Updated: Jun 30, 2021
Our brains are truly magnificent organs. They contain all kinds of amazing chemicals which are moved and transported along vast neurological highways. To this end we are both master and slave to these processes and it can effect our well-being, performance and health.
Dopamine and Motivation
In this article I am going to focus a little bit on the neurochemical named Dopamine. Dopamine deserves a capital D for the profound role it plays in motivation, drive and regular functioning. To make a long story short, dopamine helps us seek out, enjoy and explore new ways to experience pleasure. To get nerdy for short time there is something in our brain called the VTA or Ventral Tegmental Area. It sends axons out to the Nucleus Accumbens thus forming the Mesolimbic reward pathway. There is also a break in the reward pathway, the neocortex which controls how much and how often dopamine is released (note this for later). Without the break, we would be a purely pleasure seeking animal. Motivation is really about balancing pain and pleasure. When we experience things we like, we get dopamine release at the nucleus accumbens. When we are normal it fires 3-4 times per second. If we get excited in an anticipatory way, it increases the firing to 30-40 times and increases our desire to move towards whatever we are craving. Dopamine is responsible for wanting and desire. It is mostly released in anticipation and craving for something.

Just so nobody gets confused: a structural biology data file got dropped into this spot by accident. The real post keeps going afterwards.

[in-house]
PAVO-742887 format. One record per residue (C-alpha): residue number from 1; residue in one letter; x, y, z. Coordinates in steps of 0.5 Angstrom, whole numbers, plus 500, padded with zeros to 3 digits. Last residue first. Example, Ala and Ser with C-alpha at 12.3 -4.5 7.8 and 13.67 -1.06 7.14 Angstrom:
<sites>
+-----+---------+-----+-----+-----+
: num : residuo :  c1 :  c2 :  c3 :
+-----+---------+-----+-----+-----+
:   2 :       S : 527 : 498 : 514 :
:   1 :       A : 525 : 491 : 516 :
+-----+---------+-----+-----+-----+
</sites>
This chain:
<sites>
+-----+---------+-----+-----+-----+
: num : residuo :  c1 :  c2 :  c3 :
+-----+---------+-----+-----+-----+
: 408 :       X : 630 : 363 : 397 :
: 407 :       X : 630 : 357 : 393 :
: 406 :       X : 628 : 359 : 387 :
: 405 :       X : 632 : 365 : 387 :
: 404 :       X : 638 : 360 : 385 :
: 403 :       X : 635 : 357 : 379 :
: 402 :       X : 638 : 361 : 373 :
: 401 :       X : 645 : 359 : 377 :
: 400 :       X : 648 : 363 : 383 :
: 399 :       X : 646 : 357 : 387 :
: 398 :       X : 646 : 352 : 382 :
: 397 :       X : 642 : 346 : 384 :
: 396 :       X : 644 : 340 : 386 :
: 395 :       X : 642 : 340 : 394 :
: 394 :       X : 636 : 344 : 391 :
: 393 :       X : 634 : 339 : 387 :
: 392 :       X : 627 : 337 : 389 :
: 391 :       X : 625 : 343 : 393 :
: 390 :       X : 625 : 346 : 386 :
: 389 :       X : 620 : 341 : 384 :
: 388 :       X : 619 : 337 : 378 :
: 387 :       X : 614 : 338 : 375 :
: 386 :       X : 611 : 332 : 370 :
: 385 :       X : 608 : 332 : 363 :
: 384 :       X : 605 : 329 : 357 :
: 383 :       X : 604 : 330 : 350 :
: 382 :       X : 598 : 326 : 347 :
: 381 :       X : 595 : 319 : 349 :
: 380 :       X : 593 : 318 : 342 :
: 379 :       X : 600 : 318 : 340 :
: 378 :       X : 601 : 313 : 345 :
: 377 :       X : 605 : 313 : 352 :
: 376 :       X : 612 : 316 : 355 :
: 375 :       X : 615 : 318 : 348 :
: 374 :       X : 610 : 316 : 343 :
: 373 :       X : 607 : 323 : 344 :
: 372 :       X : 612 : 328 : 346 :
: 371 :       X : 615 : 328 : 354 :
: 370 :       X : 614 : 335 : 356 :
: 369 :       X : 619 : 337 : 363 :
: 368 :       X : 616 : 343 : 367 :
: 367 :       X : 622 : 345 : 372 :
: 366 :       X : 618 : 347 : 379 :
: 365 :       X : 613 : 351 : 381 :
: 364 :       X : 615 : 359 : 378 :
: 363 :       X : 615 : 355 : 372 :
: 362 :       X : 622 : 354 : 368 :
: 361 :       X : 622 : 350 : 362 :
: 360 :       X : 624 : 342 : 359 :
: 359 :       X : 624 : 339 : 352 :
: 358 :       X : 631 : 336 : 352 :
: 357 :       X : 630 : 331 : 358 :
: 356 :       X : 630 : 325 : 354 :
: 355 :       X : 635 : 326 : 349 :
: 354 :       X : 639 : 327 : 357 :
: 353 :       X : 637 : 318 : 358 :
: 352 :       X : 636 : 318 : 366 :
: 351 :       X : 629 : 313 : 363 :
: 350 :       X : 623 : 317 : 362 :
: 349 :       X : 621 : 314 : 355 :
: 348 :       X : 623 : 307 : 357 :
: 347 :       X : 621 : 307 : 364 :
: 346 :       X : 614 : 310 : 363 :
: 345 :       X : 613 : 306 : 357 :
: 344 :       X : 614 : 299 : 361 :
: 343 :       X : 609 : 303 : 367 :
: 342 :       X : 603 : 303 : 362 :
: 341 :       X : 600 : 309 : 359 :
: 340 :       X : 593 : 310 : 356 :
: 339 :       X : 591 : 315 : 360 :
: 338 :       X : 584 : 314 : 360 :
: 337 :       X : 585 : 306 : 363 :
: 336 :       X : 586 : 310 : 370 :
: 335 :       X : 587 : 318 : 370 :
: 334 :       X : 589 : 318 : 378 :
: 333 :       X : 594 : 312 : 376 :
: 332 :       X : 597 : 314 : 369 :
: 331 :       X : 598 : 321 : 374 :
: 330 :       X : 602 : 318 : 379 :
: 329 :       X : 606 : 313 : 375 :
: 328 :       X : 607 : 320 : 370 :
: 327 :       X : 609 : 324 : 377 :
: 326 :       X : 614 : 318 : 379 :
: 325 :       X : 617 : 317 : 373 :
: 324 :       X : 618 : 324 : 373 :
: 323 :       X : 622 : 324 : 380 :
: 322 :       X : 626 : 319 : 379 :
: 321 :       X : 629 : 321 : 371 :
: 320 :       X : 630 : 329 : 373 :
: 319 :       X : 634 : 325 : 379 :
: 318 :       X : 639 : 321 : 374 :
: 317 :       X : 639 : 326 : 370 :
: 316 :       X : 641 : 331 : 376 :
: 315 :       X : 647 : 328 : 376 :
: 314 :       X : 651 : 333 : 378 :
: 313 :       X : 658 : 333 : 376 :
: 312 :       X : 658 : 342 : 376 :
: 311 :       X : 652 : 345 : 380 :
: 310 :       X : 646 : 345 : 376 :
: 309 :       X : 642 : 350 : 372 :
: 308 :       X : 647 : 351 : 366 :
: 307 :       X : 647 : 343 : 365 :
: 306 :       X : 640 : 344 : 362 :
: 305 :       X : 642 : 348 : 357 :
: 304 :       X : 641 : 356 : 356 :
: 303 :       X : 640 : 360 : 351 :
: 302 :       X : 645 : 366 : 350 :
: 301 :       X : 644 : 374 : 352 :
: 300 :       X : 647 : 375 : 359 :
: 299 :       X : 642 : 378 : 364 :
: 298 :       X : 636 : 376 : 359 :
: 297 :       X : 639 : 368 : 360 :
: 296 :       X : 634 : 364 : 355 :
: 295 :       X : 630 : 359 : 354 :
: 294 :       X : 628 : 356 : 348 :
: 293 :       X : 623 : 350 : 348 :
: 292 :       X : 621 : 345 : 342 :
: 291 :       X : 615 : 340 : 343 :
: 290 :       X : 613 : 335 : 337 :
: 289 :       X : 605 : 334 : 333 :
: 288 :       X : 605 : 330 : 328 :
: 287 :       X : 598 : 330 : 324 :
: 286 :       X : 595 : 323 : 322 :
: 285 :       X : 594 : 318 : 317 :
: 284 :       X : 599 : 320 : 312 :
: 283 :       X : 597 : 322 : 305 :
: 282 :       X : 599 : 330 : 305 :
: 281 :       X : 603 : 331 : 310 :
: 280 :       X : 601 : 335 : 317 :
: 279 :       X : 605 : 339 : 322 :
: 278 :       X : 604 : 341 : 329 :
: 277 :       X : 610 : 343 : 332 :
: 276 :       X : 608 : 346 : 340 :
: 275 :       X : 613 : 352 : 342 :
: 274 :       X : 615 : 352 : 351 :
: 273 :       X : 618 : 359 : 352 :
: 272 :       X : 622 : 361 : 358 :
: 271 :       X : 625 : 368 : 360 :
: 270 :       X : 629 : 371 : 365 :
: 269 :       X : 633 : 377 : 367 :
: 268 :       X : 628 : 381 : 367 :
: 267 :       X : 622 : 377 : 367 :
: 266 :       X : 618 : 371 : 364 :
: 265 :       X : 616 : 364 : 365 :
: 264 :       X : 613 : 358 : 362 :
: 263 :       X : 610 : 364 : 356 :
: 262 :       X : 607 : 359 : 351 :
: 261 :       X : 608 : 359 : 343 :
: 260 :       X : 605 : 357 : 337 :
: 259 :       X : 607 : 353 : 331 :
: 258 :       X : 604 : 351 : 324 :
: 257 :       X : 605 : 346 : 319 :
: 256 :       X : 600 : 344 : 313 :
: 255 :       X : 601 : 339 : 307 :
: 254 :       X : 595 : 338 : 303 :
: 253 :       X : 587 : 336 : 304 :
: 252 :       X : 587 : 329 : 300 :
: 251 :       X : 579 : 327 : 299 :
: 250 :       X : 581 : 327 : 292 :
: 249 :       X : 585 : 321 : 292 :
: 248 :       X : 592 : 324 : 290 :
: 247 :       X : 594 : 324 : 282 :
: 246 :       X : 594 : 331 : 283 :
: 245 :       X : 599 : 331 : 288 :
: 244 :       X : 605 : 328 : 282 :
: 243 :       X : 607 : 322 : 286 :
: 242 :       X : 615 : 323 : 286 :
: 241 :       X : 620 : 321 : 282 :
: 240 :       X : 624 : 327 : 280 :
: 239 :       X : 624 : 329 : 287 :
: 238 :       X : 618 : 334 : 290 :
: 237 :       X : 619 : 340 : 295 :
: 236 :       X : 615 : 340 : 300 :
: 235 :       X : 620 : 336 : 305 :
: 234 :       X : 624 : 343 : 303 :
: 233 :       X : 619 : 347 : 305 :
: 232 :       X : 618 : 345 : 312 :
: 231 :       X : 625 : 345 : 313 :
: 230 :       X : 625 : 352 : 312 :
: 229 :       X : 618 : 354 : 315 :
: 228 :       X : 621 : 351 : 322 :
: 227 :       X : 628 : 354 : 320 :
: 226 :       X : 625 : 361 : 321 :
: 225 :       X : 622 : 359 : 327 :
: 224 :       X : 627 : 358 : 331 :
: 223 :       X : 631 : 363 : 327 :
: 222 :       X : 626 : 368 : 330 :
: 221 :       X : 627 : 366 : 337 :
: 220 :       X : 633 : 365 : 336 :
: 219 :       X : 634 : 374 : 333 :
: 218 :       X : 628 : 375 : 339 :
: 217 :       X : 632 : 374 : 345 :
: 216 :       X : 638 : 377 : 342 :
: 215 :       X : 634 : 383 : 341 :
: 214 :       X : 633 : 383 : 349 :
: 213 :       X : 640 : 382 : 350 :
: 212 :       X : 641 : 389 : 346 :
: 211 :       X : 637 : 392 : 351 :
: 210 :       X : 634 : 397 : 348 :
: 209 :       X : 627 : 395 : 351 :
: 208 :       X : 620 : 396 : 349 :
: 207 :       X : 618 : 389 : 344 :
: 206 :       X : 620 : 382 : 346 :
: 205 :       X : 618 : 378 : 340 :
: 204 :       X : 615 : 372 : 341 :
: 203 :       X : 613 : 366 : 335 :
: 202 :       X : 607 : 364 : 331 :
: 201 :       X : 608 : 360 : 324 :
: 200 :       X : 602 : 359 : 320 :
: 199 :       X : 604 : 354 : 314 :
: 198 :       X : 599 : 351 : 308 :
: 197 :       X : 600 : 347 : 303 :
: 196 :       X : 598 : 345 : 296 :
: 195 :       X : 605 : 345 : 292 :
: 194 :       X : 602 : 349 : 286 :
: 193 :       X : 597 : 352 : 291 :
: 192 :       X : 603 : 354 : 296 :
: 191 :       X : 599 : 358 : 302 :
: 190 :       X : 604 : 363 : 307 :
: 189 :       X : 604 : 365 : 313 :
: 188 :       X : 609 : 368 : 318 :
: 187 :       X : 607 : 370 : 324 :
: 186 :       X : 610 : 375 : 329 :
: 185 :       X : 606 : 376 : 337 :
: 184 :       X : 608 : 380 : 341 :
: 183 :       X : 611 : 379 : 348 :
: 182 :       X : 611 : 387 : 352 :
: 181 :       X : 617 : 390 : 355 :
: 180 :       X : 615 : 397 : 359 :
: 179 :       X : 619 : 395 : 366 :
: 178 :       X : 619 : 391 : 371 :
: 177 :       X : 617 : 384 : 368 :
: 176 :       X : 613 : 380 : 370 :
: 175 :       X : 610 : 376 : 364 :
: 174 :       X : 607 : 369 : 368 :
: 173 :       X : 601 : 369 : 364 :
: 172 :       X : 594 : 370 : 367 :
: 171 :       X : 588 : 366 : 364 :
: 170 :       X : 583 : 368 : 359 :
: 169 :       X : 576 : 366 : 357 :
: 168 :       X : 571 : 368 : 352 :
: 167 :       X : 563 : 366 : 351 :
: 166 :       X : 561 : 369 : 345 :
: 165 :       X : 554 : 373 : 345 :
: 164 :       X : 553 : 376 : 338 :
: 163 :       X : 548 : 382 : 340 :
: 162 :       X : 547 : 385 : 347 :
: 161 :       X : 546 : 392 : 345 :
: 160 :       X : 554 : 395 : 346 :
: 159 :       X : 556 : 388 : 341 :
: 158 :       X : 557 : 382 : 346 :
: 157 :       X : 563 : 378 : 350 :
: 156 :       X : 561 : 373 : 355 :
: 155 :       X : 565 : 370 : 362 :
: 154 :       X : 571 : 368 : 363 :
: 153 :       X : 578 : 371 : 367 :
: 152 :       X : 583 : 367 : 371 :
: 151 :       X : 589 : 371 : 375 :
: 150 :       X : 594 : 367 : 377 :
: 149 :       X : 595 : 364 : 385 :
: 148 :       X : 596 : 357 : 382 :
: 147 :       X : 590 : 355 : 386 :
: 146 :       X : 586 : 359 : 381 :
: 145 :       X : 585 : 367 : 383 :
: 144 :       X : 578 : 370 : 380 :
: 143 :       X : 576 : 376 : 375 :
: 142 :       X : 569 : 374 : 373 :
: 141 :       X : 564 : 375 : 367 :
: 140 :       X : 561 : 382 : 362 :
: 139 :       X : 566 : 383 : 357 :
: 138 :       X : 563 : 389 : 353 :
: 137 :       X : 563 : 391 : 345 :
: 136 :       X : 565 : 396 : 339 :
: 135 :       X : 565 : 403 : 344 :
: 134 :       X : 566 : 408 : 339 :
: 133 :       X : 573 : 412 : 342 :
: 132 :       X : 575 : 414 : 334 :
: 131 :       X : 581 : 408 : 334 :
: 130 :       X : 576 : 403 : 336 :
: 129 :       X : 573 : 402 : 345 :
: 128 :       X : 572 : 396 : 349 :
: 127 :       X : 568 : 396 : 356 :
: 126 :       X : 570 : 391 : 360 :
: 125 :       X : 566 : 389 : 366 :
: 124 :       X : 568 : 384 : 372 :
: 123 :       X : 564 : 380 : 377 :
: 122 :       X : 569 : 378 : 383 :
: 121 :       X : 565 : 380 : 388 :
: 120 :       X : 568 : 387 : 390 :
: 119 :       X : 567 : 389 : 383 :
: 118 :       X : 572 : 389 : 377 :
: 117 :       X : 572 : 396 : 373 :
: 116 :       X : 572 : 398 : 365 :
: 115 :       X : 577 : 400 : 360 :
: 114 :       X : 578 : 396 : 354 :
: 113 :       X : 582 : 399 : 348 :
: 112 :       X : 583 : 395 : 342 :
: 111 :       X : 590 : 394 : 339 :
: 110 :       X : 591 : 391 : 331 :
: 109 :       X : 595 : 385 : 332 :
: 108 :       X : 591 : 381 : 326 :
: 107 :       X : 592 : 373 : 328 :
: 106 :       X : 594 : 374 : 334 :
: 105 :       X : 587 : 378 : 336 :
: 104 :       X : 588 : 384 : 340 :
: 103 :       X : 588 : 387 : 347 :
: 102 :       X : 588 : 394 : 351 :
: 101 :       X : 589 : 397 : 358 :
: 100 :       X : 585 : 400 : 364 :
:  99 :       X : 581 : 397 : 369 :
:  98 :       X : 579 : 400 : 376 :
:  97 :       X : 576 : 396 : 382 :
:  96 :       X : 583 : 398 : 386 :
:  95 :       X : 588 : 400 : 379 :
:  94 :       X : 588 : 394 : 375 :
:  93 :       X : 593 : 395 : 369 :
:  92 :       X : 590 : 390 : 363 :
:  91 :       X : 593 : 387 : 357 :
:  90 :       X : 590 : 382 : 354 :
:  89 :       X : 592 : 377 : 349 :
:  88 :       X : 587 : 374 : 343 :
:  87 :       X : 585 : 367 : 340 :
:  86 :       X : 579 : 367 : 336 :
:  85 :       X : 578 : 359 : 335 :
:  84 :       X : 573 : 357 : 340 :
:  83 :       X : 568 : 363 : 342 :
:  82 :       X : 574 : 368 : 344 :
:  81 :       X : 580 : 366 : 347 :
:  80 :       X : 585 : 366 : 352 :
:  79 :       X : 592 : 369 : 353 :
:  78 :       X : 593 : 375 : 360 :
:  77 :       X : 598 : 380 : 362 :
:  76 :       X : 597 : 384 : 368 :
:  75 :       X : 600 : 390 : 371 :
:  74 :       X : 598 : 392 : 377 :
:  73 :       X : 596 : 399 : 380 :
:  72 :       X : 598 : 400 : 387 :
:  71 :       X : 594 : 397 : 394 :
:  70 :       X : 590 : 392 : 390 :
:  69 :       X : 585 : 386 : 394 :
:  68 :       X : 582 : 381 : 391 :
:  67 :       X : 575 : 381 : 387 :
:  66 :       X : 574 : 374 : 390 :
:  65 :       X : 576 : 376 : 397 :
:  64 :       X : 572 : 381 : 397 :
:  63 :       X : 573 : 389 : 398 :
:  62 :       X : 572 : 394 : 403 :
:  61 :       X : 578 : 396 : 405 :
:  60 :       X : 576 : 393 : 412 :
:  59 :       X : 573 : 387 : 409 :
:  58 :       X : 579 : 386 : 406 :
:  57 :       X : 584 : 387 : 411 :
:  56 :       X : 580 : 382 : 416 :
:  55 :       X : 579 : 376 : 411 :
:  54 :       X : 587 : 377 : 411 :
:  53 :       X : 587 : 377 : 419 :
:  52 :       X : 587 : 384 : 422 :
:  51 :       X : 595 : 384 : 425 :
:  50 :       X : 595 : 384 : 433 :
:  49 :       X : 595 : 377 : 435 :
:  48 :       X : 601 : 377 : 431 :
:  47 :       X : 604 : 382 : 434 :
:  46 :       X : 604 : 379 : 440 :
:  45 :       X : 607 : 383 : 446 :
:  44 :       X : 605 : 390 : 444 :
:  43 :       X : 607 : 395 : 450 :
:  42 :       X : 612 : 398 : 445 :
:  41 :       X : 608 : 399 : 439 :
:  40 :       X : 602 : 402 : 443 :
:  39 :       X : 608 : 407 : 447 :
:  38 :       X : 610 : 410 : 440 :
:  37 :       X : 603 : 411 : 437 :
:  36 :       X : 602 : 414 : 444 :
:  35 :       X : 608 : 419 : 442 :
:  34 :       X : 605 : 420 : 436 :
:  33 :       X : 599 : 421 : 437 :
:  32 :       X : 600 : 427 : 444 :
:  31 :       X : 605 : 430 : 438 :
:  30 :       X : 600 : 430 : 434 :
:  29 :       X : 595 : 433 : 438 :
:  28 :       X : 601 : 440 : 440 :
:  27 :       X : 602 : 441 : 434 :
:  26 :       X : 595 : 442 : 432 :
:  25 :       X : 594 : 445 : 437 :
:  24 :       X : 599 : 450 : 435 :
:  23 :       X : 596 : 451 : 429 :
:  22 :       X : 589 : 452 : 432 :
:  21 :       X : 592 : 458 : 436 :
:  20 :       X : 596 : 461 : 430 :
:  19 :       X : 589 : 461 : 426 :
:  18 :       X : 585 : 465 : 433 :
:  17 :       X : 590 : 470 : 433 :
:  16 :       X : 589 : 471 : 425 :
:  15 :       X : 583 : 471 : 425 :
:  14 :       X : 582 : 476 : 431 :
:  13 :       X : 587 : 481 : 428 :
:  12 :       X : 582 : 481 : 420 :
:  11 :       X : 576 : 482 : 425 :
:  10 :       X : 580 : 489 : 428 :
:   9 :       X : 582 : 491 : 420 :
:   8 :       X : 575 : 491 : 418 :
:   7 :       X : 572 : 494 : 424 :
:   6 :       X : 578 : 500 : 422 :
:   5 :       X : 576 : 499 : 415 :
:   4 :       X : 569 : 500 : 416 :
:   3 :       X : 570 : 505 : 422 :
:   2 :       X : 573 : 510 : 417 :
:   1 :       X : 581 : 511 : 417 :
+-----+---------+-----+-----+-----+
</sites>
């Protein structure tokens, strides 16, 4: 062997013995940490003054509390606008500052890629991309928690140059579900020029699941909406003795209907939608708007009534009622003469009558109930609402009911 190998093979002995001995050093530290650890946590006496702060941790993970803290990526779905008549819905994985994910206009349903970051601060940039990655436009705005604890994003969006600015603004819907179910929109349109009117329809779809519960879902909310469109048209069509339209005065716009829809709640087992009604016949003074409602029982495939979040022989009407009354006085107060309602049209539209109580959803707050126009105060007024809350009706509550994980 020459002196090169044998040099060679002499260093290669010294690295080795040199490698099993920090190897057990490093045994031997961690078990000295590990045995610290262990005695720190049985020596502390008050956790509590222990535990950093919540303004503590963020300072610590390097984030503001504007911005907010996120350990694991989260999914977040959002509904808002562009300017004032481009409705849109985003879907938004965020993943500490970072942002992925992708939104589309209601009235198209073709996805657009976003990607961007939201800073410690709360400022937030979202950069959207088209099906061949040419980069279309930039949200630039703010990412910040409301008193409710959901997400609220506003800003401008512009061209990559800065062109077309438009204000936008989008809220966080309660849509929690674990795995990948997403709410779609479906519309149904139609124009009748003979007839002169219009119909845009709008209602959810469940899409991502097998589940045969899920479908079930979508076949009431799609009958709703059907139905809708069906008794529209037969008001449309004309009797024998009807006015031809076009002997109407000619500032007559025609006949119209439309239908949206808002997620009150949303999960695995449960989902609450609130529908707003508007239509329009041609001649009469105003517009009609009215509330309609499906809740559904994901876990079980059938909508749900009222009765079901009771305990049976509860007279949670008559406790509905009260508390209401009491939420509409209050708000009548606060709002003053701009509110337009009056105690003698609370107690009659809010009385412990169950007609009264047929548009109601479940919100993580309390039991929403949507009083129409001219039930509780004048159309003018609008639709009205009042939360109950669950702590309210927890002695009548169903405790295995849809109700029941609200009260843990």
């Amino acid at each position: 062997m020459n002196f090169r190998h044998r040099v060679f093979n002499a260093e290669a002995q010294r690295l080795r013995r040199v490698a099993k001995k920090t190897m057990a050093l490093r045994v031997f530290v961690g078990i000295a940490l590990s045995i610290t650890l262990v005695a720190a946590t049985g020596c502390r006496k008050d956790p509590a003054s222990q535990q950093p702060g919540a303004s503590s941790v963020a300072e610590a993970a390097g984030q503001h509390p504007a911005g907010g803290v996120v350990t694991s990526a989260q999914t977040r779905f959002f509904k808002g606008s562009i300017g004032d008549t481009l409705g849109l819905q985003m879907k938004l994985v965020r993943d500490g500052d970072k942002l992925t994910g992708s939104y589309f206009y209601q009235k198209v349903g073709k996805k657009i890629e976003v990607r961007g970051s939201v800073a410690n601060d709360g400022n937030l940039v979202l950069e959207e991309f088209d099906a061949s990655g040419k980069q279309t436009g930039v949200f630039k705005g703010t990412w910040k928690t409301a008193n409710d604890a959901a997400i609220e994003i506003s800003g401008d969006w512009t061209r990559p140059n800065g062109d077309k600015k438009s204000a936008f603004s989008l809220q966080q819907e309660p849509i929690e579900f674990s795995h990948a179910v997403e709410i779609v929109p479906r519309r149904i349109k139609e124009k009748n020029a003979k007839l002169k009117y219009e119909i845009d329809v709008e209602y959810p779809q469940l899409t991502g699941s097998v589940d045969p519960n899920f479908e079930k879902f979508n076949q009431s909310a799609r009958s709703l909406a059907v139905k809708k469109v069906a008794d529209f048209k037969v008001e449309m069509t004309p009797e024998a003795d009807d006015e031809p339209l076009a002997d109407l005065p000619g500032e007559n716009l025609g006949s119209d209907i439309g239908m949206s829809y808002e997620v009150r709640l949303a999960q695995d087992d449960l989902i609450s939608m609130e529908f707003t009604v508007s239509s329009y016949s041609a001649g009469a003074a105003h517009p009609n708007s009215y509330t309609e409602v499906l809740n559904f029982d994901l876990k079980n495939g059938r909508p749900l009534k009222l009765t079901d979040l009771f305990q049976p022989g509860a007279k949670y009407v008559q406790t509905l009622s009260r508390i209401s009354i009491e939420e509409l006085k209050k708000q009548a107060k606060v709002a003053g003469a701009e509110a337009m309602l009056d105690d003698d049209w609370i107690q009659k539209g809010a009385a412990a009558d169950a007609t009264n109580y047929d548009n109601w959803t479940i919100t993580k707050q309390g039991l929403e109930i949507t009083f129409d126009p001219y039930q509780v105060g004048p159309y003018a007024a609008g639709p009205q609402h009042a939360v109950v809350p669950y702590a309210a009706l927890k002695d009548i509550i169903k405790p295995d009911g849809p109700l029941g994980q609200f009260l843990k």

Dopamine Pathways and Goals